Starting from scratch meant that wasn’t the time to confine the festival’s programming to a single genre or aesthetic agenda. “I felt we had to get a sense of what kind of festival Fort Worth wants. You do that by keeping good statistics and refining it as you go through the years.” This doesn’t necessarily mean a narrowing of focus; Huckabee pointed out that Seattle and Chicago have large film festivals that present hundreds of movies designed to appeal to all kinds of audiences. “I like that,” he said. “They give you a smorgasbord of films that can’t easily be seen” otherwise.
He readily admitted that the initial festival made some rookie mistakes. “We learned to be careful about programming during the day on weekdays,” he said. Still, it came as a surprise when the board of the Lone Star Film Society (the organization that puts on the festival) didn’t renew his contract in early 2008. “I’m not sure what the cause was,” he said. “I was told that I’d done a great job with minimal budget and preparation time. I was never given any official criticism.” The flap occasioned sniping on the blog www.Westandclear.com, and several board members resigned. Paxton also severed ties with LSIFF.
J. Mitchell Johnson, who during the rest of the year produces films through his company Abamedia, is the president of the film society board. He also works extensively in Russia, archiving that country’s cinematic history. (His connections there were responsible for the selection of Russian films that played at this year’s festival.) He remembered what made Huckabee such an attractive candidate.
“He had festival experience, an artistic sensibility, and contacts in the industry. It was a win-win situation for us,” he said. While he wouldn’t go into particulars about that tumultuous time, he did say it was a “gut-wrenching” decision to let Huckabee go. “The board and Tom didn’t share the same vision of what the festival should be, and we had to agree to disagree,” he said, noting that there was never a long-term commitment to the outgoing artistic director. He quickly added, “We love the job that Tom did. We want to build on what he started,” referring to their shared goal of creating a film festival with something for all audiences.
Huckabee, for his part, is equally keen to emphasize that he harbors no hard feelings. On opening night of this year’s festival, artistic director Dennis Bishop stopped in the middle of his pre-film speech to pay tribute to Huckabee — who was sitting in the audience as an invited guest — and asked the crowd to applaud him. This gesture of reconciliation was as compelling in its own way as much of the onscreen drama that the festival had to offer.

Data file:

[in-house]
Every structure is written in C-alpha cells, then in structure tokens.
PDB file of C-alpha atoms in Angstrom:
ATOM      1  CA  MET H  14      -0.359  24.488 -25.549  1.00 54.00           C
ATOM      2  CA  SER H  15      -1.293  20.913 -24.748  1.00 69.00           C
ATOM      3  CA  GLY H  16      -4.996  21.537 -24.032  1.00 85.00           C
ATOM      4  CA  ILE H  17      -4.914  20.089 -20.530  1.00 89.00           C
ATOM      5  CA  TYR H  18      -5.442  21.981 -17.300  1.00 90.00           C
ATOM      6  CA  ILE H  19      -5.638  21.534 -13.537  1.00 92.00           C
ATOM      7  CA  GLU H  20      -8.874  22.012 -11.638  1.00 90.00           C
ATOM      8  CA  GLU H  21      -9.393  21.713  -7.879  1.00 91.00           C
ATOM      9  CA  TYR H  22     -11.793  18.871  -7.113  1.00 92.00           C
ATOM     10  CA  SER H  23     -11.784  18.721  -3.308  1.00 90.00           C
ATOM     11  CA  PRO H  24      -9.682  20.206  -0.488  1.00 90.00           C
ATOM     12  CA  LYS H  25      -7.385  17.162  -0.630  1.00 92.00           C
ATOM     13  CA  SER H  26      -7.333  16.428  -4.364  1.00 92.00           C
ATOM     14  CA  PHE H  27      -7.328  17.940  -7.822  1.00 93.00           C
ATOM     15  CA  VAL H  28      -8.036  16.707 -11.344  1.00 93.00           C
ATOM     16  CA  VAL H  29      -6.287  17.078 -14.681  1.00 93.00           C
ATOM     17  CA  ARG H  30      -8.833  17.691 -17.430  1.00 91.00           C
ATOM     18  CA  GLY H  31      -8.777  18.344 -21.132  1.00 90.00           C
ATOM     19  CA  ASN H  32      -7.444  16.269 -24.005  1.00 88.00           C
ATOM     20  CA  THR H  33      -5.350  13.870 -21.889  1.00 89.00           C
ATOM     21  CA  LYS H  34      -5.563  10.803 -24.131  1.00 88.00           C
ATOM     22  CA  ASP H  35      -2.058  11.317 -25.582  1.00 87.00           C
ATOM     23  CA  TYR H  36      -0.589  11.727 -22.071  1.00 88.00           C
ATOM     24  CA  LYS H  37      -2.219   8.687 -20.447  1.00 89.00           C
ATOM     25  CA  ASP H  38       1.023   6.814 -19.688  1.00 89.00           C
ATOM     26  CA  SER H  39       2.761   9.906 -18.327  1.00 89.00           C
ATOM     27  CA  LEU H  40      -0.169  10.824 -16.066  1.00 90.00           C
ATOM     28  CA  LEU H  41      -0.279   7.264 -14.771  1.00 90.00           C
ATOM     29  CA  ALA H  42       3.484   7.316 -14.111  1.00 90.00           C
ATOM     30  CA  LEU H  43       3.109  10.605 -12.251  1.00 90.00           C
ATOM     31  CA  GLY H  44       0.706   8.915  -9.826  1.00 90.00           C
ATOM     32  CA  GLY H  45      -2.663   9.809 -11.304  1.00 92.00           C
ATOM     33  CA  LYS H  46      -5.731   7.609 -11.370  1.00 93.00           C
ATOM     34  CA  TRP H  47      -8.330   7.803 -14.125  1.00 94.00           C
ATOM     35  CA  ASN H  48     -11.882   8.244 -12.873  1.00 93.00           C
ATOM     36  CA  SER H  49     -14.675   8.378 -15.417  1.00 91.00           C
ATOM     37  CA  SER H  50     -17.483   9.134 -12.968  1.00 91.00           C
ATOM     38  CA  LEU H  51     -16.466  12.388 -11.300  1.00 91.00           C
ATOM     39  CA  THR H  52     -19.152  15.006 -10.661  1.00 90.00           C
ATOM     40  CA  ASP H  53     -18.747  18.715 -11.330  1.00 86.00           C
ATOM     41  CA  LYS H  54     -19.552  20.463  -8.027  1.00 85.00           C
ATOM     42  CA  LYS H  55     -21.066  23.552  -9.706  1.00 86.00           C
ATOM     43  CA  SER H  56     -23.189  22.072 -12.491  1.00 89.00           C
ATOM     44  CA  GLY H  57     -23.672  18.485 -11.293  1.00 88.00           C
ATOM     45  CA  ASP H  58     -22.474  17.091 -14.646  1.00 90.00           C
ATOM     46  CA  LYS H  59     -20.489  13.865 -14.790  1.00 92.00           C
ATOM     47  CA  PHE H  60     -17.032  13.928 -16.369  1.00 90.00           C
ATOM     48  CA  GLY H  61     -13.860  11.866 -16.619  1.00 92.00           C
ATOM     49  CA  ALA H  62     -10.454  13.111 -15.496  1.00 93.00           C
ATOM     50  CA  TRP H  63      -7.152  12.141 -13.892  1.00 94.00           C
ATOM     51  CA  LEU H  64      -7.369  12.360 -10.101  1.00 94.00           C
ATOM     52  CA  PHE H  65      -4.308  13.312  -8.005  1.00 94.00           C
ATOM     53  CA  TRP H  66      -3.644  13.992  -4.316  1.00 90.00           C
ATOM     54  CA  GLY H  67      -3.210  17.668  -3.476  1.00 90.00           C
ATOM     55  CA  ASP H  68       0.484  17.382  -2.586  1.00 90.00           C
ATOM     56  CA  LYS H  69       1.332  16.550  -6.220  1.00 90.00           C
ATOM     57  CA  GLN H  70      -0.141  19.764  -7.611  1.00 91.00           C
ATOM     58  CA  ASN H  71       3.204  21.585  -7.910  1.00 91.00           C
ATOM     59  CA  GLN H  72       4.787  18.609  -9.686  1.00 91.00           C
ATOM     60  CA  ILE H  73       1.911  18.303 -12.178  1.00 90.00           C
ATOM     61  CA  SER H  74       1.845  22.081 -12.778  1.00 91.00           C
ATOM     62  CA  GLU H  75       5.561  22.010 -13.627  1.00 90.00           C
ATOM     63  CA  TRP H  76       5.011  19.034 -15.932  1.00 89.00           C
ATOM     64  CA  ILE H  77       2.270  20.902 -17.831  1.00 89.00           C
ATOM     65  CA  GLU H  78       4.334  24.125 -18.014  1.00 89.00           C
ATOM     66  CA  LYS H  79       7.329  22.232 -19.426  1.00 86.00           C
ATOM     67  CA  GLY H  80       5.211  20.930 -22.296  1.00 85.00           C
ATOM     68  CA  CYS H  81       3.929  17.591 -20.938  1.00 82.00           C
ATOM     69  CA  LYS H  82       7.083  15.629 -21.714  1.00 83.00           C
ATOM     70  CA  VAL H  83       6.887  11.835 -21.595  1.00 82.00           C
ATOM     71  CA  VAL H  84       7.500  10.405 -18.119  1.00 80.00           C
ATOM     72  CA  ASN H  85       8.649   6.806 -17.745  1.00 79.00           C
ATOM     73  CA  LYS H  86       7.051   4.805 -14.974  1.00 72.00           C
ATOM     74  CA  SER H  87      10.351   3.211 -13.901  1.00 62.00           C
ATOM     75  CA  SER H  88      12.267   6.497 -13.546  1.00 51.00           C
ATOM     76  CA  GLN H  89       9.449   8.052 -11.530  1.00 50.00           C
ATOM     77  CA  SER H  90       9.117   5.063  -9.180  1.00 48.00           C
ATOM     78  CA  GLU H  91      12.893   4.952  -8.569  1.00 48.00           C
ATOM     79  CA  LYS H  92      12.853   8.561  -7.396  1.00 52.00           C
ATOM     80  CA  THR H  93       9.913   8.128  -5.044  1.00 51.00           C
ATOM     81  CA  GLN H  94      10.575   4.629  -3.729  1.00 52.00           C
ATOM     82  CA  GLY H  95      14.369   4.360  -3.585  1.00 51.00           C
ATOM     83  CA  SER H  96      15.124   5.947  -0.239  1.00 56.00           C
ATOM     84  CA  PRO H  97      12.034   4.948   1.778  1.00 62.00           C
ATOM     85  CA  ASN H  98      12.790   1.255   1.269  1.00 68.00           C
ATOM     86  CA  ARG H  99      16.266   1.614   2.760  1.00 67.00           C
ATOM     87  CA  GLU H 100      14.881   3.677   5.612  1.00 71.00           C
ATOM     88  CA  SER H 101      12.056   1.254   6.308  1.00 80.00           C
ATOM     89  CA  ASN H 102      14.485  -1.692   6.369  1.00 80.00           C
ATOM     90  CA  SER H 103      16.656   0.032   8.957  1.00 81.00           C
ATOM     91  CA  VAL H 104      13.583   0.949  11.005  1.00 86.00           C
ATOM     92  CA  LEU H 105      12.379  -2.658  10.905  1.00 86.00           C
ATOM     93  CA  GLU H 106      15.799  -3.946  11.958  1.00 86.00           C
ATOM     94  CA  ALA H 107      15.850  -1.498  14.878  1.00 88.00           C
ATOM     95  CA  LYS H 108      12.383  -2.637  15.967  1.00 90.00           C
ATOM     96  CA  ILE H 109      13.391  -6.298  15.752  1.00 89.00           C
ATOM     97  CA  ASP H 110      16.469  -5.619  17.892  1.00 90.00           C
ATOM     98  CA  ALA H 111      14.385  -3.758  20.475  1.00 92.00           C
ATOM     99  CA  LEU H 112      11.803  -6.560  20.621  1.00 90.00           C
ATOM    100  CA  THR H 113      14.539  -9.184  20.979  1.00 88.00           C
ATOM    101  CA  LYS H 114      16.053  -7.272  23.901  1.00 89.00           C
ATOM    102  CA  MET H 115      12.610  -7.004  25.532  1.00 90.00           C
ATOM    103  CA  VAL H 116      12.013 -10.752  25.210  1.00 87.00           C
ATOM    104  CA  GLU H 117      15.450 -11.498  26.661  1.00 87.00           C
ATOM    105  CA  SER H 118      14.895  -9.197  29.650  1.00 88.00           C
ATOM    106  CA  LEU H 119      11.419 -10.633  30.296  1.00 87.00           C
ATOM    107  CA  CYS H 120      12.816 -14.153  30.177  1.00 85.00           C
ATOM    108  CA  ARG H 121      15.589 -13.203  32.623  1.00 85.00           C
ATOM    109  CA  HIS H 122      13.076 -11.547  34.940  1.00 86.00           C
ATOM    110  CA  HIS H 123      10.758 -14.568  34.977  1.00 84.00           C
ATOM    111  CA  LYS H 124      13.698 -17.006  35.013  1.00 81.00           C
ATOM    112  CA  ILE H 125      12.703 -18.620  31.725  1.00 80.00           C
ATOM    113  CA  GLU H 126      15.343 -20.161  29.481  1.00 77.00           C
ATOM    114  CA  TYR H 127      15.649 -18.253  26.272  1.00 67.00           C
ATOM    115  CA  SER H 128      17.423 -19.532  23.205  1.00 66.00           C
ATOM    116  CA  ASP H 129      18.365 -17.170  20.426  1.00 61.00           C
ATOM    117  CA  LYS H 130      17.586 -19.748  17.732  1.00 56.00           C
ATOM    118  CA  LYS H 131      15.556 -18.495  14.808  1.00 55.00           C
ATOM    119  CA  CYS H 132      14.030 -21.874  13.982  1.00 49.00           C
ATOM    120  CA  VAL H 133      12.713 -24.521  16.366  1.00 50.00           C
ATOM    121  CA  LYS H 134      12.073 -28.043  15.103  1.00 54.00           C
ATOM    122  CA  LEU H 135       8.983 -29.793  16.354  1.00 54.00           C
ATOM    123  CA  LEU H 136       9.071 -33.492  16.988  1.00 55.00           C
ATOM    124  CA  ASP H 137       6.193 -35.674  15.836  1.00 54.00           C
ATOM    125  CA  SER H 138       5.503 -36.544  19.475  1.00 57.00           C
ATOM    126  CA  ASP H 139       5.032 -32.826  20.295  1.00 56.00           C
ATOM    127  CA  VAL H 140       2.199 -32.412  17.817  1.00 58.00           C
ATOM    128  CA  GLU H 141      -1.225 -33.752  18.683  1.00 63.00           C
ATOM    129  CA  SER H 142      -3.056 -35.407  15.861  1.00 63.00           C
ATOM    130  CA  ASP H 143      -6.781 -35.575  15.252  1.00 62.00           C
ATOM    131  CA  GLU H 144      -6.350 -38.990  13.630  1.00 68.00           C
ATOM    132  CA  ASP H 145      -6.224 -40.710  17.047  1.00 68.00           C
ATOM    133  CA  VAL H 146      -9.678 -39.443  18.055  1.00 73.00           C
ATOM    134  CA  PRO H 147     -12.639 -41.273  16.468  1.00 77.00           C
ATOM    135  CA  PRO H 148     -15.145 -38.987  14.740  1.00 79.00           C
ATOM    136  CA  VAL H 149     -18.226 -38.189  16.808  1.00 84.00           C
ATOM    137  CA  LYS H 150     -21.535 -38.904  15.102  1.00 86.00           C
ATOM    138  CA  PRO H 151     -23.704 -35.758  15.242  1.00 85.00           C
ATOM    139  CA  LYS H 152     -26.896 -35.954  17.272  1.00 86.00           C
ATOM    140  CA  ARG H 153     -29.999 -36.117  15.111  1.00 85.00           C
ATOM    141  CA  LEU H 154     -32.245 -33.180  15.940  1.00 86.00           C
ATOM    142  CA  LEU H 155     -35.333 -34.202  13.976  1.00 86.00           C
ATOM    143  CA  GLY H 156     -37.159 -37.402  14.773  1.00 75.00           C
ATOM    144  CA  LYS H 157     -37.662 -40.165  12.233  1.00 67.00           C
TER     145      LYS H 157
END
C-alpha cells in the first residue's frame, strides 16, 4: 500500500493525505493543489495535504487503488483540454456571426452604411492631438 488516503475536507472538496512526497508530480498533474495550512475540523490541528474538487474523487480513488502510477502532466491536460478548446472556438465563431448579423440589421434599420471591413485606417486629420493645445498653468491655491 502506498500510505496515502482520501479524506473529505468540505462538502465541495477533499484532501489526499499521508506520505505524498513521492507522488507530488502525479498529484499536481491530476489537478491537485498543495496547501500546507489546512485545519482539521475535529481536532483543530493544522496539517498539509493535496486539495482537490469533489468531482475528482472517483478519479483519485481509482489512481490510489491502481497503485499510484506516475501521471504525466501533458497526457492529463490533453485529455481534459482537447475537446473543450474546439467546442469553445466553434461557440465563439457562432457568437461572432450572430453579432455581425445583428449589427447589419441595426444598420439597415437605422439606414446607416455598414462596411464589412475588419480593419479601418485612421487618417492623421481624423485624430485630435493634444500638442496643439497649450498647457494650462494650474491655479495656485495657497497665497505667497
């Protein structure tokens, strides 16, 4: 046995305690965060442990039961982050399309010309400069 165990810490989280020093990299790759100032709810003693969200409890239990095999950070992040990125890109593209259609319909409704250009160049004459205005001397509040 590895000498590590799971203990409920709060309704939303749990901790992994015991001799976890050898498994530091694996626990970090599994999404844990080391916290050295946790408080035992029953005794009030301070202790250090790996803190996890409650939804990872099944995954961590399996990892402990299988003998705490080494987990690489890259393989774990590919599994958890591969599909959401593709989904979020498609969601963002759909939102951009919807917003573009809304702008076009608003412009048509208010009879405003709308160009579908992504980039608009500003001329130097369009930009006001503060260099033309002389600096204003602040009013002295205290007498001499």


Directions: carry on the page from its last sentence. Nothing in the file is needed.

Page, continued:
“This year’s festival was very well organized, and the programming was excellent,” said Huckabee, who attended five films. “I hope it gets bigger and better.”
The people in charge of that will be Bishop, programming director Alec Jhangiani, and managing director John Storm. I met with them in LSIFF’s new offices on Forest Park Drive. They’re all pretty relaxed now that the next festival is 11 months away, but there was still a great deal of energy in the room. Jhangiani and Storm are young guys at 28 and 33 respectively, while Bishop is so trim and purposeful that I was surprised to learn that he’s 60. They all have deep ties to Texas, they all believe passionately in the festival, and their serene belief that they’re on the right course lit up the conference room on a miserably overcast afternoon.
The trio had just returned from Las Vegas, where they attended the International Film Festival Summit, a conference of organizers from around the world that included representatives from all the big names (Cannes, Sundance, Telluride, TriBeCa). “It was really worthwhile to network,” said Jhangiani, a University of Texas graduate who has been with the festival since its inception and brings a connoisseur’s eye to his movie viewership. “There’s a lot of commonality there. We have the same goals and the same troubles.” LSIFF also picked up an award for its program guide, judged the best among festivals in Lone Star’s size and budget range.
A native of Dallas, Bishop started out in the film business in the early 1980s, working on Texas-made films such as Local Hero as a location manager and The Trip to Bountiful as a line producer. In 1990 HBO Pictures (now HBO Films) hired him as a vice president of production. Since then he has split time between North Texas and Santa Monica, Calif., though he spent most of the past year here. He has since left HBO and produced films and TV shows independently, most notably two episodes of Dexter, the serial-killer drama on Showtime. Johnson brought him in to produce some of the 2007 festival’s panel discussions. Bishop wound up handling much of the coordination and budget work for the fest, while Huckabee worked on programming and attracting talent. In the wake of Huckabee’s departure, the board asked Bishop to take over.